Dr Julia Sen: The power of platonic relationships

Dr Julia Sen, a Consultant Ophthalmic Plastic, Reconstructive & Cosmetic Surgeon, shares her insights from 30 years of medical practice and over 50 years of life experience monthly on DLUXE.

In this month’s post, Dr Julia Sen reflects on the importance of our friendships on everyday life

Why is it that we are so obsessed with romantic relationships and “finding the one”? It seems that we have always been this way, which explains why the tales of Anthony and Cleopatra, Romeo and Juliet, Ross and Rachel (even Gavin and Stacey) have kept us captivated with their various iterations of the love story over the ages.

In the words of Shakespeare himself, however, “the course of true love never did run smooth”, as evidenced by the fact that over half of all marriages now end in divorce and that many more couples remain unhappily together for financial or cultural reasons. For people living in emotionally disconnected relationships, it can be a very isolating existence. Human connection is such an essential part of our wellbeing that loneliness is cited as being equivalent to smoking 15 cigarettes per day, whilst those enjoying happy spousal relationships have been shown to live longer, healthier lives.

Committing to a single person is a huge leap of faith, and unfortunately we seem to be developing ever more unrealistic expectations of what our romantic relationships should deliver. Esther Perel, relationship therapist and New York Times bestselling author, states that we expect from our partner, belonging, identity, continuity, transcendence, mystery, awe, comfort, novelty and familiarity; she observes, “we come to one person, and we basically are asking them to give us what once an entire village used to provide”. She’s right. Who can possibly meet all of those demands and still hold down a day job?

The fact that no single person can possibly be expected to meet all of our emotional needs is why our platonic relationships are so valuable. They provide us with love and connection from a different but equally important perspective. For example, asking, “does my bum look big in this?” is a far more politically loaded question when addressed to your partner than to your best mate; you’ll more likely get an honest response and receive it with better grace when delivered by the latter than the former!

There’s something really special about our lifelong friendships. I recently spent the weekend with three of my oldest school buddies. Despite having met over 40 years ago, whenever we get together, we revert back to the essence of ourselves before life got really complicated; the people we were all those decades ago when we saw each other on a daily basis. Reminiscing and laughing about our formative years, our teachers, our crushes and first broken hearts, I always feel enormous gratitude that these people I love, with whom fate randomly threw me together, still care enough about me and each other that we coordinate our overpacked diaries and make time to travel to see each other to reconnect and remain relevant in each other’s lives. Collectively we have been through cancer, divorce and death of parents; the hurdles of life which start to loom large during midlife. It’s so much easier for people who know each other so well to talk about these deeply personal things and to be vulnerable with each other.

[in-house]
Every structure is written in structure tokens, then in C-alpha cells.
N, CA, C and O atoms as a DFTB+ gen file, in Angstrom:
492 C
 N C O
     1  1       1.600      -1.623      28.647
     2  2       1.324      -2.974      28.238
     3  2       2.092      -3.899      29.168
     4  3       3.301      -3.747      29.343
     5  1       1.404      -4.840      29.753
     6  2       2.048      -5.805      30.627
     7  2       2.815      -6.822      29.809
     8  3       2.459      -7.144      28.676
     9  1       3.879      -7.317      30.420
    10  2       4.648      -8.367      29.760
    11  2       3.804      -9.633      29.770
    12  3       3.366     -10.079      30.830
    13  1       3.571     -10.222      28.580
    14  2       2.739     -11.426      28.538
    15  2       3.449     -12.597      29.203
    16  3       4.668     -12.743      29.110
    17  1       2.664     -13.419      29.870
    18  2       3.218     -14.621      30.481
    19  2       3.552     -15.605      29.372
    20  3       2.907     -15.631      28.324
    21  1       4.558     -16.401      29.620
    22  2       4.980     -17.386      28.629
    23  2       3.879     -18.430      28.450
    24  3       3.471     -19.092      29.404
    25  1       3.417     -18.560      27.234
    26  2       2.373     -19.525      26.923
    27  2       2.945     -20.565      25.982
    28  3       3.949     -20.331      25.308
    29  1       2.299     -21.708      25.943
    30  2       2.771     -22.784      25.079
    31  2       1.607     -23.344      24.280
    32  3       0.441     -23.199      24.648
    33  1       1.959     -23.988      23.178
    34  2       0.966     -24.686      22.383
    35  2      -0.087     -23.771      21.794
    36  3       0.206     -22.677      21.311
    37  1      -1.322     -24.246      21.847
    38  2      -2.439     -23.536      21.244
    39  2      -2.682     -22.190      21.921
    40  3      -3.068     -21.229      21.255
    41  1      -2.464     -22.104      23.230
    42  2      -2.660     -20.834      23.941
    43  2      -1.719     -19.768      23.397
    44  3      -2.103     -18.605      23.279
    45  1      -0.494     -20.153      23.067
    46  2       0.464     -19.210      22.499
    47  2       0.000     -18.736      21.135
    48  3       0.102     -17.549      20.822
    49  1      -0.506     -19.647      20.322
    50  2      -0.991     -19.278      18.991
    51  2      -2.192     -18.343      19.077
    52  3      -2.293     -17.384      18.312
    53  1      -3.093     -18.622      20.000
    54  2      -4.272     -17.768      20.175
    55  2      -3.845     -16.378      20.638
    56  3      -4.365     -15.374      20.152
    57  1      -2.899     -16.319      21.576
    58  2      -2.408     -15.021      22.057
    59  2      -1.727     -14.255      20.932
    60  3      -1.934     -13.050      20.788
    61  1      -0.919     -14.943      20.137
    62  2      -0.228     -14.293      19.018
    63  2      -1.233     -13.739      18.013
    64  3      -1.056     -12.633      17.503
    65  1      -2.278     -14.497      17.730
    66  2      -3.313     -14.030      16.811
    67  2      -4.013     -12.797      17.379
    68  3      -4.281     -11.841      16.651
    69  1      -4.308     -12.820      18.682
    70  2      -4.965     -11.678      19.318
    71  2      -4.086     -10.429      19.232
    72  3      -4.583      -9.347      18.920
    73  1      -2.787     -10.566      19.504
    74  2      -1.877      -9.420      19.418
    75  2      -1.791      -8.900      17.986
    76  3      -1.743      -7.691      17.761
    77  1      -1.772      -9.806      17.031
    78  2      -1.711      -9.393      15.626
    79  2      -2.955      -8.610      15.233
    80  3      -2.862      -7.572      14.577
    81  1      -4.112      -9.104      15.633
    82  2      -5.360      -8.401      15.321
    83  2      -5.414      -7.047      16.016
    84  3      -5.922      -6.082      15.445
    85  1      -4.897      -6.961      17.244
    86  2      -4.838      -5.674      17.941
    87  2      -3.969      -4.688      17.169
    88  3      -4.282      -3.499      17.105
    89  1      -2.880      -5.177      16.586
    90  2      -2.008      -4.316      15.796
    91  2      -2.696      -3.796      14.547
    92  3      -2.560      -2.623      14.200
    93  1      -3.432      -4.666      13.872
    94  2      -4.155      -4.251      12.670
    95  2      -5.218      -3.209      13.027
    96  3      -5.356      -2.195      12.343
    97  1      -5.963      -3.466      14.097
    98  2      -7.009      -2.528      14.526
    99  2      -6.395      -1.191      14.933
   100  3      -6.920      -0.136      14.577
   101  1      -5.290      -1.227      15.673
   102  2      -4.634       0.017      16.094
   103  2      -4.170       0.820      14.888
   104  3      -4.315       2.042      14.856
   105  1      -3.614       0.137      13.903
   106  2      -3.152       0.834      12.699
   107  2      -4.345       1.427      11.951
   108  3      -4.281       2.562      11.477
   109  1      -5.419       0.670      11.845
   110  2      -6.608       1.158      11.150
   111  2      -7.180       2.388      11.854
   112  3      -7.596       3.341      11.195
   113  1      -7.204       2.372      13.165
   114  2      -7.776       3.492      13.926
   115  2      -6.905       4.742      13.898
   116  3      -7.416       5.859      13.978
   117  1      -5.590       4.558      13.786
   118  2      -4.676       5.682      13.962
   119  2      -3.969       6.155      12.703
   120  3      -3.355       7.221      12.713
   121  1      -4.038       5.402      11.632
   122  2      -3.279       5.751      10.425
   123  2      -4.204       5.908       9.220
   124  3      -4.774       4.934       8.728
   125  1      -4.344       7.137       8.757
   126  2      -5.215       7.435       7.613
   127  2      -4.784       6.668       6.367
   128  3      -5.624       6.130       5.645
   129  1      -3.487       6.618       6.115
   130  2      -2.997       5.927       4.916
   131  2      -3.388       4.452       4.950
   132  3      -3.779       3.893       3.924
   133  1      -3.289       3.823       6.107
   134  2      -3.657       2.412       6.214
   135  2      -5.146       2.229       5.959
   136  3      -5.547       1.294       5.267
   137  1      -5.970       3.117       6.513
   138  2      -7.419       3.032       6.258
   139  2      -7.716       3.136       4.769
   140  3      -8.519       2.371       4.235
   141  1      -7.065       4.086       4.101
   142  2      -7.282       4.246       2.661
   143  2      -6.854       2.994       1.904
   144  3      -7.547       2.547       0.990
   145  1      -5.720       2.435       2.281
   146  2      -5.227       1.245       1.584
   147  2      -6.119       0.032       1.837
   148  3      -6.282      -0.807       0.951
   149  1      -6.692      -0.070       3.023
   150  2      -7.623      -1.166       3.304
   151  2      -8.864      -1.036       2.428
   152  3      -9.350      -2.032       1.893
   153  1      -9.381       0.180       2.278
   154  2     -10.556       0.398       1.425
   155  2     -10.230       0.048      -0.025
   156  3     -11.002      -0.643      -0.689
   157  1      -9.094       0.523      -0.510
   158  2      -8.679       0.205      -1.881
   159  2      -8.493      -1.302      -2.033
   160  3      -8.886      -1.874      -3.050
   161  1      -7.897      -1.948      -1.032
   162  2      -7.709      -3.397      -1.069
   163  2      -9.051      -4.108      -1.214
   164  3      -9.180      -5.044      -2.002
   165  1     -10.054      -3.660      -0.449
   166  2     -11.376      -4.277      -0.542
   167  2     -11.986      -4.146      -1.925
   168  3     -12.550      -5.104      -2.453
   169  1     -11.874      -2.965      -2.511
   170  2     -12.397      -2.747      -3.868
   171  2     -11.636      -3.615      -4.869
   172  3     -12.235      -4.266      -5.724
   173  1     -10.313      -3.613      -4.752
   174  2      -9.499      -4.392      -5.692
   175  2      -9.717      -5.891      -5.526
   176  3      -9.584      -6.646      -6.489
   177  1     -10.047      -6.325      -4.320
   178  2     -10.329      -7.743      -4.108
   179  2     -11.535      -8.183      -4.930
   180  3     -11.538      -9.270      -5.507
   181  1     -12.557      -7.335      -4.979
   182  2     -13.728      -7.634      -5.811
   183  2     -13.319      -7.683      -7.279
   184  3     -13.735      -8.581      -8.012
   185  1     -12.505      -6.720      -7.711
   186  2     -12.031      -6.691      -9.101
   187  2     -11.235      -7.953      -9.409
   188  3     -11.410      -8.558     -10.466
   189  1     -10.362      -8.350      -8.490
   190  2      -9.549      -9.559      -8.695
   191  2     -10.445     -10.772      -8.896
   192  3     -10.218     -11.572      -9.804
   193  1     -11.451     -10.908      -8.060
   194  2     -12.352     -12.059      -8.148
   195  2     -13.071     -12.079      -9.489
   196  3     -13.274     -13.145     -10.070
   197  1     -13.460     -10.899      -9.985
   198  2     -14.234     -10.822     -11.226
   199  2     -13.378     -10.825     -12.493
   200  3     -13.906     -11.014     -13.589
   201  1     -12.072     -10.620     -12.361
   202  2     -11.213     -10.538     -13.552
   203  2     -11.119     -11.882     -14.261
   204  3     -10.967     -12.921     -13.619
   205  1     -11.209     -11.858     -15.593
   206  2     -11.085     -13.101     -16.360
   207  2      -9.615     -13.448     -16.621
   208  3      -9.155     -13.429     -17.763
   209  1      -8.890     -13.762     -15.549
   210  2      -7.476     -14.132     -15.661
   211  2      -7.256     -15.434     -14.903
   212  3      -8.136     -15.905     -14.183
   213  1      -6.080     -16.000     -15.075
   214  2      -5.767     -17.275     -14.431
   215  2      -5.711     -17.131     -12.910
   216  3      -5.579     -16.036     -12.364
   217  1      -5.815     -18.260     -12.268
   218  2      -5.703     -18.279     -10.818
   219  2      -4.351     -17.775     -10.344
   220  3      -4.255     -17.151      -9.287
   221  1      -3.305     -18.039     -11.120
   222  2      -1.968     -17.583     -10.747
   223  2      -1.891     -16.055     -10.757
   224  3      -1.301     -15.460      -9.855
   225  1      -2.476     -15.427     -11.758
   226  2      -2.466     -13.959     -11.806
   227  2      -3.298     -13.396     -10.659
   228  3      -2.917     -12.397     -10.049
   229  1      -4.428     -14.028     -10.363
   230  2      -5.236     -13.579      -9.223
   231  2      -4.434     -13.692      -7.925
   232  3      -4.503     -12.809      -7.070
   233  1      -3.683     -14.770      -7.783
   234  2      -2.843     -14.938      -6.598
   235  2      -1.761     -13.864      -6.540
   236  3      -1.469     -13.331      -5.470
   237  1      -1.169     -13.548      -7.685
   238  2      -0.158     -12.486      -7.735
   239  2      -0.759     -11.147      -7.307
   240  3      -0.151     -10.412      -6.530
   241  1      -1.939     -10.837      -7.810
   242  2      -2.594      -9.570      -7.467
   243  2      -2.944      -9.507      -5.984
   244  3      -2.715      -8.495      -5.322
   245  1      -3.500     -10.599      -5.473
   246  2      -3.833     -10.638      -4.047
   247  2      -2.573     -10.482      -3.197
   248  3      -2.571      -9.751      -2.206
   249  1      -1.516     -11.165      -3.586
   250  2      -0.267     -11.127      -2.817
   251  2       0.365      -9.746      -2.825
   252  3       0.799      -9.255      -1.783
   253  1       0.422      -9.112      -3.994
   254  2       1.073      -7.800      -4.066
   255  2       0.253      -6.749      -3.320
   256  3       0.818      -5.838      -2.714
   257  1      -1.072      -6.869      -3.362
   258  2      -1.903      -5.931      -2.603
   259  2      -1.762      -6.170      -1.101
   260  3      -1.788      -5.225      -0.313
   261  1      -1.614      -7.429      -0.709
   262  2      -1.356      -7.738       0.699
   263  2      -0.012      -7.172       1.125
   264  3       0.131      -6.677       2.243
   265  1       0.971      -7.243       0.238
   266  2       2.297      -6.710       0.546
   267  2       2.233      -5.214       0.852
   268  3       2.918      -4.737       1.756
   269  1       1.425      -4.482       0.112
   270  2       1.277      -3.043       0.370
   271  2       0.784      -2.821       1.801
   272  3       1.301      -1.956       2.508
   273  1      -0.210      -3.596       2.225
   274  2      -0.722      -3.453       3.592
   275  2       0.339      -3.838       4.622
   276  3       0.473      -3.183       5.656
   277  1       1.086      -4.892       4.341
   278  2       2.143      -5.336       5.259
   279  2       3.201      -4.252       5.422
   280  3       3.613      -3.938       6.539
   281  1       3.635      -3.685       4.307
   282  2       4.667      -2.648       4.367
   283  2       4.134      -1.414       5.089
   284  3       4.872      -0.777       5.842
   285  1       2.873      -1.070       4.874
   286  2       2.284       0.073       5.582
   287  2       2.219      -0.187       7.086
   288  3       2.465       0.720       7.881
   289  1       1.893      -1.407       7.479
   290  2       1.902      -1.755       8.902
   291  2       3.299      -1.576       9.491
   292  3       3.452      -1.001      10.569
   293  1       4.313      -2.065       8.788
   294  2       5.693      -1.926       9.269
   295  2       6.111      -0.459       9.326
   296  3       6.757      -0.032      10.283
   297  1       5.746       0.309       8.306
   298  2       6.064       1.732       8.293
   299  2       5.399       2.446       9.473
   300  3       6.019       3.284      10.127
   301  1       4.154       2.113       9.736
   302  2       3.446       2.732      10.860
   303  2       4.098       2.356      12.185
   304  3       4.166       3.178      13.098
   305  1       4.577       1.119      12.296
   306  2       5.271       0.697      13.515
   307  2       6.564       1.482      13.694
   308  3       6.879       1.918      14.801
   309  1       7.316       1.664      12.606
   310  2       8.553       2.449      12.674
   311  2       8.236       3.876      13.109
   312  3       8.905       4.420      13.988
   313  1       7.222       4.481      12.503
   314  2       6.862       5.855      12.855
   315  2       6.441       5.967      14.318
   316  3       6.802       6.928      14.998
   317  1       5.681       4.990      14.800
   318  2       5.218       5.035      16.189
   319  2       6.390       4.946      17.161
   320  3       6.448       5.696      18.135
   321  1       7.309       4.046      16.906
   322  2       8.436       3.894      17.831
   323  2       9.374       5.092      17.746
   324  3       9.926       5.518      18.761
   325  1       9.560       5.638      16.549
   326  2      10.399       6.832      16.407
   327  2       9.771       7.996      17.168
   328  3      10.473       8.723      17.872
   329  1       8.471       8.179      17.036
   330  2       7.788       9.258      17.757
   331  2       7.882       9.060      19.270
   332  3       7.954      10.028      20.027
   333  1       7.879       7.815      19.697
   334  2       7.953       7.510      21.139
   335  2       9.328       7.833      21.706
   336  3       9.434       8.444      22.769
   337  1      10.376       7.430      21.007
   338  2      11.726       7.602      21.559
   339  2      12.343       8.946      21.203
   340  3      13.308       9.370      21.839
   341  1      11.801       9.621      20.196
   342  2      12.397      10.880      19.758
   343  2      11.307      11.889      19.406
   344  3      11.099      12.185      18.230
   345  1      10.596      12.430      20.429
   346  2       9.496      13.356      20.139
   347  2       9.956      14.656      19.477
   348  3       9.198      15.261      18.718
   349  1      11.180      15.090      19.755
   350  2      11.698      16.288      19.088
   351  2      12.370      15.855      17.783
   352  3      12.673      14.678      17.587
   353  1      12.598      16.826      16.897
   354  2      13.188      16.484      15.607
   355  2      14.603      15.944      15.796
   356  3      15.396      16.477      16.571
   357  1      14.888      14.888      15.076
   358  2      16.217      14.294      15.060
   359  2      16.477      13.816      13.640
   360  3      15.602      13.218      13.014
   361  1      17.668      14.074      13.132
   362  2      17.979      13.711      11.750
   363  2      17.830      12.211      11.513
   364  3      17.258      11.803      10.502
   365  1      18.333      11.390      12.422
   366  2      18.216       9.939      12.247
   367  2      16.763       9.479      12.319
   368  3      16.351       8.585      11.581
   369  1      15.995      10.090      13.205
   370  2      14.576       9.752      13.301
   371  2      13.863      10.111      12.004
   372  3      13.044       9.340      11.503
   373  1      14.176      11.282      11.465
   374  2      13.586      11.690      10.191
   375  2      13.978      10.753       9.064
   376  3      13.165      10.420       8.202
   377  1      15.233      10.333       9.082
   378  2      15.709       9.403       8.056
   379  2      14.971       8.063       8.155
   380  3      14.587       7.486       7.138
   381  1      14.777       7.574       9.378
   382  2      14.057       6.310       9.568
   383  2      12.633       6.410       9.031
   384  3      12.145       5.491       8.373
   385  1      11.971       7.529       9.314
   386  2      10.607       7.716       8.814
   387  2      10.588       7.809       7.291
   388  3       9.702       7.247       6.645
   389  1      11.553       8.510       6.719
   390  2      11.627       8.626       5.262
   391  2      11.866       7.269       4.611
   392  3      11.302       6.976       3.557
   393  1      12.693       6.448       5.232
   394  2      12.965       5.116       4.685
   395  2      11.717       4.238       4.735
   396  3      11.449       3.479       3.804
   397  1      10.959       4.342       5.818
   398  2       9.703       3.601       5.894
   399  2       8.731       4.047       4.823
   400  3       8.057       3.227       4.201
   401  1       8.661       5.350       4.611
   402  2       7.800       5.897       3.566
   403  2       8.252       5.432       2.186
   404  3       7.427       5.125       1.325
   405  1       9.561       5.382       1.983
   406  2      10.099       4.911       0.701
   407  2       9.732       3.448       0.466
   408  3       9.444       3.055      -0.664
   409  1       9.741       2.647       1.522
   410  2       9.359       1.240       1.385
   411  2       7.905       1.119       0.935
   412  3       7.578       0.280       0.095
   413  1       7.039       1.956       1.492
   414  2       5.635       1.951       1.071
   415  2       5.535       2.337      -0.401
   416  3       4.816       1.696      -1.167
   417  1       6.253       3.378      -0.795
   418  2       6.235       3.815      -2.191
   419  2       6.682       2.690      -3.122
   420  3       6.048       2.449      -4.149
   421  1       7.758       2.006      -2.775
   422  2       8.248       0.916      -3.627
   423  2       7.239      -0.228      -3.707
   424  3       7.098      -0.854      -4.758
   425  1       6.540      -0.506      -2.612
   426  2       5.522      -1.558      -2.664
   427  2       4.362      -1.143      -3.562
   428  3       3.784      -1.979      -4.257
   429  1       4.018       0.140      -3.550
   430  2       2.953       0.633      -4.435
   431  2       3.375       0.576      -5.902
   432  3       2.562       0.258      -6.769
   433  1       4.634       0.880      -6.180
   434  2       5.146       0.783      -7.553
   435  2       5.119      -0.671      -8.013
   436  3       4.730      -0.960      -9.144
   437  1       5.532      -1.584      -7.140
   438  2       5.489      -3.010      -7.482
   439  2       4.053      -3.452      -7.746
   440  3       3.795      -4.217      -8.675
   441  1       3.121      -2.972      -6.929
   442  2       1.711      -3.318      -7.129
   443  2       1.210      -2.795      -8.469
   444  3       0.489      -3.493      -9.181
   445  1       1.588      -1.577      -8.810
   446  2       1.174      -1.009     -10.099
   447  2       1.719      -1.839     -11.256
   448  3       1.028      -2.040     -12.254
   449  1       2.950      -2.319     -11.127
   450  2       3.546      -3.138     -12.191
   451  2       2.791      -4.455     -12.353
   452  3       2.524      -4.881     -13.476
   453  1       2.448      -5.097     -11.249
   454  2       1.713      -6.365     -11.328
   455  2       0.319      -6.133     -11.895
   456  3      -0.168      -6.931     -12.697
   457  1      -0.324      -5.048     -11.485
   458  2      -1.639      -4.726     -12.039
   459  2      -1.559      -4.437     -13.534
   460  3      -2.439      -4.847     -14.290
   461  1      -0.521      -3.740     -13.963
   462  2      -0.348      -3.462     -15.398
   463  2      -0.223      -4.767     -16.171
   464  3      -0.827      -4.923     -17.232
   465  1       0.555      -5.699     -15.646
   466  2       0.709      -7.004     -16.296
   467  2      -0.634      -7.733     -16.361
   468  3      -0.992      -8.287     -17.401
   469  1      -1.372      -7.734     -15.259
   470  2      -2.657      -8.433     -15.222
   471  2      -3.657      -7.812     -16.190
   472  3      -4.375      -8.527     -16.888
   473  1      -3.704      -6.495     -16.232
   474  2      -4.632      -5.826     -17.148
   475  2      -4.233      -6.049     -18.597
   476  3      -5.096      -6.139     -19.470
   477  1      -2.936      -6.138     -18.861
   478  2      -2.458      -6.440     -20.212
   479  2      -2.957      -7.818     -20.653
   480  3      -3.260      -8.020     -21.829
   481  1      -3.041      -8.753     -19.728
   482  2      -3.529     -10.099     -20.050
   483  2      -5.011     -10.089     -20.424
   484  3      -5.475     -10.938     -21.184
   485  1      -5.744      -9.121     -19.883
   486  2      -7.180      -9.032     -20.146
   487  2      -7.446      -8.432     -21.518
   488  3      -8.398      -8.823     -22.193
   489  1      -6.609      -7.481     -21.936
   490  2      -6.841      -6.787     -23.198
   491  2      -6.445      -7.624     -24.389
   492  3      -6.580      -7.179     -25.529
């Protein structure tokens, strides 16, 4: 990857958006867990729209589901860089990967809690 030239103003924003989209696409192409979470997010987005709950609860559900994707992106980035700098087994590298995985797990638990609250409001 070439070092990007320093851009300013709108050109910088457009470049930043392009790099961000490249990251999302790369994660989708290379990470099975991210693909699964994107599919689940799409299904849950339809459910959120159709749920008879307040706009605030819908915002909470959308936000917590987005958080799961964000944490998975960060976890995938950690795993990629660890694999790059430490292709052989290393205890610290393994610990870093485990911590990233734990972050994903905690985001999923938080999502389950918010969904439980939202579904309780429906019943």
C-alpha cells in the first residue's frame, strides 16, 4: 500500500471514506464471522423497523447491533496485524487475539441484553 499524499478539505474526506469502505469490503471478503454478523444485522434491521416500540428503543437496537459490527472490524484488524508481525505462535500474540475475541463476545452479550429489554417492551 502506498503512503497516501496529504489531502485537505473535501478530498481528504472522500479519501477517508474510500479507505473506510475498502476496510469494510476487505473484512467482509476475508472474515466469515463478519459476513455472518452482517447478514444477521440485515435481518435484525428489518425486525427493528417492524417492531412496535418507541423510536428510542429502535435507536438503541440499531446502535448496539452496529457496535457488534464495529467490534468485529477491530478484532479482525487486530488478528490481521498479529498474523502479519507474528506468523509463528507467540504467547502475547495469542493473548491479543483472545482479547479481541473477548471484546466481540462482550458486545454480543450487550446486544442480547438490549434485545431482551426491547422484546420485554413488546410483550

Whilst our lifelong friends are incredibly precious, we are all likely to have people come into our lives for a time who do not necessarily stay the distance. This is quite normal; it is said that we have friends for a reason, for a season or for a lifetime. For example, people who might not have connected under normal circumstances might bond quite intensely during difficult shared experiences, such as cancer treatment or bereavement because of their mutual understanding of what the other is going through and their mutual support helps each to keep going. Eventually life inevitably moves on and so do some of our friends, both figuratively and geographically. Of course we now have clever digital ways to stay in touch but it’s not the same as being in the same room. This is why, despite the apparent increase in our virtual connectivity, the scientific evidence suggests that we are becoming lonelier as a population. We don’t get the same hormonal rewards from our online interactions as we do in real life and there is real concern about the mental health impacts of this in teenagers and young adults in particular, who appear to be especially vulnerable to social disconnection, despite often very active virtual lives.

So to all of my friends, I am eternally grateful to have you in my life. I appreciate your love and support and I will always try to show up for you whenever you need me.

Love, Julia x

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